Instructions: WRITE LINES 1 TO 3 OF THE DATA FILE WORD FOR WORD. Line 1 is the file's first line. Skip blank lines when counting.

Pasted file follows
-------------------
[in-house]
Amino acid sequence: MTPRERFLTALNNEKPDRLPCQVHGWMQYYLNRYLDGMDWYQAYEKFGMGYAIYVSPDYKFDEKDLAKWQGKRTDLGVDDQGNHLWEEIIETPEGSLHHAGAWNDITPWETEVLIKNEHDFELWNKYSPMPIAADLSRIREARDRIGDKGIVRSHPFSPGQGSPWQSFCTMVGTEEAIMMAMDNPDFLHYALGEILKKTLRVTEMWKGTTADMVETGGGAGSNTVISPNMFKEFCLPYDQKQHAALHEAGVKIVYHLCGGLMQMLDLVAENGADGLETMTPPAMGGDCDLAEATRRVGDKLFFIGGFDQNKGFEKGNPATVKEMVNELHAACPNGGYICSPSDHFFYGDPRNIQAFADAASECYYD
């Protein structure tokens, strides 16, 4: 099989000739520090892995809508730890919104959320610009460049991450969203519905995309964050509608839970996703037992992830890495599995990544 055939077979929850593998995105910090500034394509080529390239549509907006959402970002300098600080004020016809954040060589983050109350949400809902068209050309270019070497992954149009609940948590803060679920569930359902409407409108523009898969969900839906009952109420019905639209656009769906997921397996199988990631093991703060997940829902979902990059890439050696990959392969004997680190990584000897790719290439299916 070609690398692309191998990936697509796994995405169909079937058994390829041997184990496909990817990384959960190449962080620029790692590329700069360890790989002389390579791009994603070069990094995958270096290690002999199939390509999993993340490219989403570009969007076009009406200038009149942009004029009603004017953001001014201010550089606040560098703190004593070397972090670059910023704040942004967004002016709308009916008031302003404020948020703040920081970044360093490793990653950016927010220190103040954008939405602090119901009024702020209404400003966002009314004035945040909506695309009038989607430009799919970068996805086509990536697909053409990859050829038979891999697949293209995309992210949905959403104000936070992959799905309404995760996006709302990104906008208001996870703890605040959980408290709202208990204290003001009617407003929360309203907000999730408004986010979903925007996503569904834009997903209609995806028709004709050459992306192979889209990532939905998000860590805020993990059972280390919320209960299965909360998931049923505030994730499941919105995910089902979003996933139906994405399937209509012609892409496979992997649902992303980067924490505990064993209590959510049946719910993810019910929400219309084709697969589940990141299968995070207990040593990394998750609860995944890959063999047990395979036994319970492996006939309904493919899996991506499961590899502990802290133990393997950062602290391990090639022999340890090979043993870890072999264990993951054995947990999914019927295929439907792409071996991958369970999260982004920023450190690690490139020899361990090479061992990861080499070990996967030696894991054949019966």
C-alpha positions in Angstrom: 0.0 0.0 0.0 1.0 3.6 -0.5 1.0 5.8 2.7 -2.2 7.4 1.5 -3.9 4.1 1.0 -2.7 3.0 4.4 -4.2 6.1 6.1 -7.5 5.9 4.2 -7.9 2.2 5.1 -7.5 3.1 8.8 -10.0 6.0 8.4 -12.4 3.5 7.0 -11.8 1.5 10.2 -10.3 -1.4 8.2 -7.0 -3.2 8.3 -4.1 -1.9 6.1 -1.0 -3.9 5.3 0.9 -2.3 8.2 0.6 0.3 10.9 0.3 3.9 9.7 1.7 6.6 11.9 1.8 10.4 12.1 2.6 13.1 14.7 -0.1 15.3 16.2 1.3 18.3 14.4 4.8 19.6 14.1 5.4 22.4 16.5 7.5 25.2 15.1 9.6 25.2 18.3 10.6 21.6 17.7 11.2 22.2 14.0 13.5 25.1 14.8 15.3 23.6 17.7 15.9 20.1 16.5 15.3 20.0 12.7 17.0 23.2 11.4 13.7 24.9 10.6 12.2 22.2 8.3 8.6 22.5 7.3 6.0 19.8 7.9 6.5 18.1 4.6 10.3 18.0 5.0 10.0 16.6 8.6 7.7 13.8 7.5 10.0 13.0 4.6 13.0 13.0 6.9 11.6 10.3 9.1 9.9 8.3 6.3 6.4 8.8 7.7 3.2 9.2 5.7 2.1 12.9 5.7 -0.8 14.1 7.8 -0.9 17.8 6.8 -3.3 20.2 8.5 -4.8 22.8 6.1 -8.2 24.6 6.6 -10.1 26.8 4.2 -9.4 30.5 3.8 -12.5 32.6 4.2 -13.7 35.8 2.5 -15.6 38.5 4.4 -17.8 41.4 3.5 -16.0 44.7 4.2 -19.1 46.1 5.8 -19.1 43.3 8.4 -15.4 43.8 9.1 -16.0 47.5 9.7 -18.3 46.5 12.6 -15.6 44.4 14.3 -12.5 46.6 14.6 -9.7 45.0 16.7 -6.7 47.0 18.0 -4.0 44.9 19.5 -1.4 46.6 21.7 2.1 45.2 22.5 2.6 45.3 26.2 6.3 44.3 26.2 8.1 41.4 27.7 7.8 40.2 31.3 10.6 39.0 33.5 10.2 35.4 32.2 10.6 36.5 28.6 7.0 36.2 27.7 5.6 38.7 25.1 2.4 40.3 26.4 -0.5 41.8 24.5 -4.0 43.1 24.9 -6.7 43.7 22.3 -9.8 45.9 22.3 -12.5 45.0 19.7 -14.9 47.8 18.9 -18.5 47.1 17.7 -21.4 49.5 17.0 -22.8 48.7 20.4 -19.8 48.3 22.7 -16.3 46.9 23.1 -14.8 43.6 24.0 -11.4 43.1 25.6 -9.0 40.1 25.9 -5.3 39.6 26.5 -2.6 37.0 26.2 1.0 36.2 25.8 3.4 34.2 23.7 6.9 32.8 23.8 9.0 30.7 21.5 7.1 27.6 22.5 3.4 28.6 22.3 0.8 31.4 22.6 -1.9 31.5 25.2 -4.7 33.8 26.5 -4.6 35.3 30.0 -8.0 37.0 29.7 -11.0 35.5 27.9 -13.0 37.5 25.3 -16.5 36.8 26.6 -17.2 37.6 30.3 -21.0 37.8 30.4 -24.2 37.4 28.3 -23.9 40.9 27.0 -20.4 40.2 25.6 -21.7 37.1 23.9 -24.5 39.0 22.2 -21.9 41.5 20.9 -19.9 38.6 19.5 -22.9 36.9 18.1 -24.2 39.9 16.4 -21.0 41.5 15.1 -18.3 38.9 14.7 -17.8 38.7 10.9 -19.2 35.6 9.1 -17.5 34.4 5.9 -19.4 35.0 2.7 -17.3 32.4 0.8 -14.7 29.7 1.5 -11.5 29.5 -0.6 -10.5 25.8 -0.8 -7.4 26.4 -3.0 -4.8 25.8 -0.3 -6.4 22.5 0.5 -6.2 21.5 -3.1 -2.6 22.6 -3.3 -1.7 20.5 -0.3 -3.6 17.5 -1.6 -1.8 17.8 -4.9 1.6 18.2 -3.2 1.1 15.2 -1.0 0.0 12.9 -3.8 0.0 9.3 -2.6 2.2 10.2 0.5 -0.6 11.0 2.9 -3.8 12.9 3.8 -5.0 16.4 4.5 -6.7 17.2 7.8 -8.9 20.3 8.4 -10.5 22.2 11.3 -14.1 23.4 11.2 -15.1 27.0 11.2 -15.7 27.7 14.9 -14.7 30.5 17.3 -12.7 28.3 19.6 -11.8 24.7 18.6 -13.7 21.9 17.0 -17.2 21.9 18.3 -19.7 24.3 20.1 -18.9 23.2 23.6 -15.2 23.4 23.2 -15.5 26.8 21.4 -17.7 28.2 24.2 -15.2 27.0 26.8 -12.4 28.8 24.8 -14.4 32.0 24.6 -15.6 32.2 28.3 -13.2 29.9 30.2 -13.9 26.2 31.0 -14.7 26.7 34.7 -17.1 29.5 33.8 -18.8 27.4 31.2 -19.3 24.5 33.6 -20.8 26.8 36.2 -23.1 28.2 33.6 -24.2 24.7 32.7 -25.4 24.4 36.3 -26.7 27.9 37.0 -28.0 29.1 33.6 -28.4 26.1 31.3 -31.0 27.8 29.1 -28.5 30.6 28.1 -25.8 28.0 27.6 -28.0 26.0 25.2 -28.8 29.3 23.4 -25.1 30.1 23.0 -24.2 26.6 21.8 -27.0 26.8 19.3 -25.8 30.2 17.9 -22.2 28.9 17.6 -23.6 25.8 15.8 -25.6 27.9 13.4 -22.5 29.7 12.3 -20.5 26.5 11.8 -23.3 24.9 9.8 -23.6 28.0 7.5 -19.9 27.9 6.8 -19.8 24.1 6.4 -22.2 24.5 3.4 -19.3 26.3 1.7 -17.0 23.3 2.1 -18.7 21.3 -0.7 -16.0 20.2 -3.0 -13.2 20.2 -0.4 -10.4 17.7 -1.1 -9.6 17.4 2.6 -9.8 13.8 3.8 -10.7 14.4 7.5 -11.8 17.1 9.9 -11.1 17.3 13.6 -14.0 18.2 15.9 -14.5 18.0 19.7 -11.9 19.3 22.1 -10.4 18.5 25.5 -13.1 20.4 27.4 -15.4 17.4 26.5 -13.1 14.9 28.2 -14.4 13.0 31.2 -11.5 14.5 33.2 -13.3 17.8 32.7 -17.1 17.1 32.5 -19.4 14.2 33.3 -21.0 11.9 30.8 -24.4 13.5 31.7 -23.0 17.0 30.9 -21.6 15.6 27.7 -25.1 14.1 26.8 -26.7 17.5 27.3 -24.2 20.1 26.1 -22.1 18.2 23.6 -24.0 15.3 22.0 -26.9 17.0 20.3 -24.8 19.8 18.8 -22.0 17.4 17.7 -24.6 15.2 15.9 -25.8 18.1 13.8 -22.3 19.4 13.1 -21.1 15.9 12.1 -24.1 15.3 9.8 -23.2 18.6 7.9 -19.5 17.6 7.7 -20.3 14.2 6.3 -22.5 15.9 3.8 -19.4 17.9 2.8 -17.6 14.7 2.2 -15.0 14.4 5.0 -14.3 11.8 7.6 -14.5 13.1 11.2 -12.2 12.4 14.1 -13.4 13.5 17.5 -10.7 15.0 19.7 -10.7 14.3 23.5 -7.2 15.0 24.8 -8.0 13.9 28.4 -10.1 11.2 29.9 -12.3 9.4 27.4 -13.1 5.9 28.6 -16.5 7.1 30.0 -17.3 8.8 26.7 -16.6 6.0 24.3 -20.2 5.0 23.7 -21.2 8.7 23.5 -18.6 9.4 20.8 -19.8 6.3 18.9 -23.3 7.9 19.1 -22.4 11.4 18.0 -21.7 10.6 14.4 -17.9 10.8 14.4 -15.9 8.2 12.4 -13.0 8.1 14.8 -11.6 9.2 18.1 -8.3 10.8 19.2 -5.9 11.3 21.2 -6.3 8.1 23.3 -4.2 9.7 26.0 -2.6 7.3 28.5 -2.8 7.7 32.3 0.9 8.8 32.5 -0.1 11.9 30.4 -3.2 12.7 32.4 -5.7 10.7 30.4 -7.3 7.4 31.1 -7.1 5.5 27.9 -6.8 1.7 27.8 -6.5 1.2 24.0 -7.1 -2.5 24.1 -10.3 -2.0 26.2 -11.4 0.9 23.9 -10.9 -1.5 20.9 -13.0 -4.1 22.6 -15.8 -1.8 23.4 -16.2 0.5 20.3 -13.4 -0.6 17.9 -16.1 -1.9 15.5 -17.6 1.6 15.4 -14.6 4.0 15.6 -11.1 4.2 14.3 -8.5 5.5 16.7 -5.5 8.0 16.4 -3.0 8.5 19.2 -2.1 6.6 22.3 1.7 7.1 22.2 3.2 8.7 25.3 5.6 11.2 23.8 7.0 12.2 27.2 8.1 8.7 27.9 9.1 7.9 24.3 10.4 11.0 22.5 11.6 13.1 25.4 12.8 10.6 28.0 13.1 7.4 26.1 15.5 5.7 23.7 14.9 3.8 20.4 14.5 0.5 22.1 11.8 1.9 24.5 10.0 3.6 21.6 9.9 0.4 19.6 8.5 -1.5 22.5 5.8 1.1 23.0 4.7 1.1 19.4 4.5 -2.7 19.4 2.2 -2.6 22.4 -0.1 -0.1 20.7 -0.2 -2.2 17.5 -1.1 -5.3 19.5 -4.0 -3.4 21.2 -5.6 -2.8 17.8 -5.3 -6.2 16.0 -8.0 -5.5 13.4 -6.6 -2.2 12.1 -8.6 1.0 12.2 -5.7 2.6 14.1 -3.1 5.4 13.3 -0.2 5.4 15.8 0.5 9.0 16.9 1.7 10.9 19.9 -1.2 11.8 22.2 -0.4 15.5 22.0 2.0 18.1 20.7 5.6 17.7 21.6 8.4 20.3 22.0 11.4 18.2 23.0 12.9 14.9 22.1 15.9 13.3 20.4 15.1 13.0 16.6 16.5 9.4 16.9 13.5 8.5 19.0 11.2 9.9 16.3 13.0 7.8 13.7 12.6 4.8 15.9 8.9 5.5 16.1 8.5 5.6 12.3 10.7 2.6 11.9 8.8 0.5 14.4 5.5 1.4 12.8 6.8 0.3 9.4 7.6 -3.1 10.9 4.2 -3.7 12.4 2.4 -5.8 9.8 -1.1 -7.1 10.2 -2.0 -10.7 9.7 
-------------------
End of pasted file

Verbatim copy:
[in-house]
Amino acid sequence: MTPRERFLTALNNEKPDRLPCQVHGWMQYYLNRYLDGMDWYQAYEKFGMGYAIYVSPDYKFDEKDLAKWQGKRTDLGVDDQGNHLWEEIIETPEGSLHHAGAWNDITPWETEVLIKNEHDFELWNKYSPMPIAADLSRIREARDRIGDKGIVRSHPFSPGQGSPWQSFCTMVGTEEAIMMAMDNPDFLHYALGEILKKTLRVTEMWKGTTADMVETGGGAGSNTVISPNMFKEFCLPYDQKQHAALHEAGVKIVYHLCGGLMQMLDLVAENGADGLETMTPPAMGGDCDLAEATRRVGDKLFFIGGFDQNKGFEKGNPATVKEMVNELHAACPNGGYICSPSDHFFYGDPRNIQAFADAASECYYD
């Protein structure tokens, strides 16, 4: 099989000739520090892995809508730890919104959320610009460049991450969203519905995309964050509608839970996703037992992830890495599995990544 055939077979929850593998995105910090500034394509080529390239549509907006959402970002300098600080004020016809954040060589983050109350949400809902068209050309270019070497992954149009609940948590803060679920569930359902409407409108523009898969969900839906009952109420019905639209656009769906997921397996199988990631093991703060997940829902979902990059890439050696990959392969004997680190990584000897790719290439299916 070609690398692309191998990936697509796994995405169909079937058994390829041997184990496909990817990384959960190449962080620029790692590329700069360890790989002389390579791009994603070069990094995958270096290690002999199939390509999993993340490219989403570009969007076009009406200038009149942009004029009603004017953001001014201010550089606040560098703190004593070397972090670059910023704040942004967004002016709308009916008031302003404020948020703040920081970044360093490793990653950016927010220190103040954008939405602090119901009024702020209404400003966002009314004035945040909506695309009038989607430009799919970068996805086509990536697909053409990859050829038979891999697949293209995309992210949905959403104000936070992959799905309404995760996006709302990104906008208001996870703890605040959980408290709202208990204290003001009617407003929360309203907000999730408004986010979903925007996503569904834009997903209609995806028709004709050459992306192979889209990532939905998000860590805020993990059972280390919320209960299965909360998931049923505030994730499941919105995910089902979003996933139906994405399937209509012609892409496979992997649902992303980067924490505990064993209590959510049946719910993810019910929400219309084709697969589940990141299968995070207990040593990394998750609860995944890959063999047990395979036994319970492996006939309904493919899996991506499961590899502990802290133990393997950062602290391990090639022999340890090979043993870890072999264990993951054995947990999914019927295929439907792409071996991958369970999260982004920023450190690690490139020899361990090479061992990861080499070990996967030696894991054949019966």